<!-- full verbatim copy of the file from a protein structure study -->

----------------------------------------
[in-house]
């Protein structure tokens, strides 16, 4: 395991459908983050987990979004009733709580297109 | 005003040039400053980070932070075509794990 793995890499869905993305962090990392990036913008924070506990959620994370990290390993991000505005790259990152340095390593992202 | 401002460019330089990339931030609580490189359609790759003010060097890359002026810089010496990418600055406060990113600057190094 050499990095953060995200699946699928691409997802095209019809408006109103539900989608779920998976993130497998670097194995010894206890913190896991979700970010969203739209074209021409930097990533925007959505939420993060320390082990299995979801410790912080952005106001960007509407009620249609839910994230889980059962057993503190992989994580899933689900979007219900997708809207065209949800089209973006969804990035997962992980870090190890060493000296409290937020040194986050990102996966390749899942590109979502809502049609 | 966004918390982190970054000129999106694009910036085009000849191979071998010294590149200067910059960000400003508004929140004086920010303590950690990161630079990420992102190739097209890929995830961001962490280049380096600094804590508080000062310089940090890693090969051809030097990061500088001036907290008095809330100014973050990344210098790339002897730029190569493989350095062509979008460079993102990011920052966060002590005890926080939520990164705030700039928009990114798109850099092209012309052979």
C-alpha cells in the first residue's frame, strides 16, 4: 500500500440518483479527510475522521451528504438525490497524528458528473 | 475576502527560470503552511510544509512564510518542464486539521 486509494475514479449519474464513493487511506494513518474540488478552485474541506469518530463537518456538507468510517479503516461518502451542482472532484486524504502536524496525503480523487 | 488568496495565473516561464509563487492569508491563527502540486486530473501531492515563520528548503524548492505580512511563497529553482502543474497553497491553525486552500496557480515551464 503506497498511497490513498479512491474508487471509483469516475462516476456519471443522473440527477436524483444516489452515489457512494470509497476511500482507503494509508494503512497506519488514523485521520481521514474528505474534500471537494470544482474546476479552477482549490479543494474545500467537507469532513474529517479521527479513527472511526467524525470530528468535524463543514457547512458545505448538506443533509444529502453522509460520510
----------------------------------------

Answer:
[in-house]
């Protein structure tokens, strides 16, 4: 395991459908983050987990979004009733709580297109 | 005003040039400053980070932070075509794990 793995890499869905993305962090990392990036913008924070506990959620994370990290390993991000505005790259990152340095390593992202 | 401002460019330089990339931030609580490189359609790759003010060097890359002026810089010496990418600055406060990113600057190094 050499990095953060995200699946699928691409997802095209019809408006109103539900989608779920998976993130497998670097194995010894206890913190896991979700970010969203739209074209021409930097990533925007959505939420993060320390082990299995979801410790912080952005106001960007509407009620249609839910994230889980059962057993503190992989994580899933689900979007219900997708809207065209949800089209973006969804990035997962992980870090190890060493000296409290937020040194986050990102996966390749899942590109979502809502049609 | 966004918390982190970054000129999106694009910036085009000849191979071998010294590149200067910059960000400003508004929140004086920010303590950690990161630079990420992102190739097209890929995830961001962490280049380096600094804590508080000062310089940090890693090969051809030097990061500088001036907290008095809330100014973050990344210098790339002897730029190569493989350095062509979008460079993102990011920052966060002590005890926080939520990164705030700039928009990114798109850099092209012309052979």
C-alpha cells in the first residue's frame, strides 16, 4: 500500500440518483479527510475522521451528504438525490497524528458528473 | 475576502527560470503552511510544509512564510518542464486539521 486509494475514479449519474464513493487511506494513518474540488478552485474541506469518530463537518456538507468510517479503516461518502451542482472532484486524504502536524496525503480523487 | 488568496495565473516561464509563487492569508491563527502540486486530473501531492515563520528548503524548492505580512511563497529553482502543474497553497491553525486552500496557480515551464 503506497498511497490513498479512491474508487471509483469516475462516476456519471443522473440527477436524483444516489452515489457512494470509497476511500482507503494509508494503512497506519488514523485521520481521514474528505474534500471537494470544482474546476479552477482549490479543494474545500467537507469532513474529517479521527479513527472511526467524525470530528468535524463543514457547512458545505448538506443533509444529502453522509460520510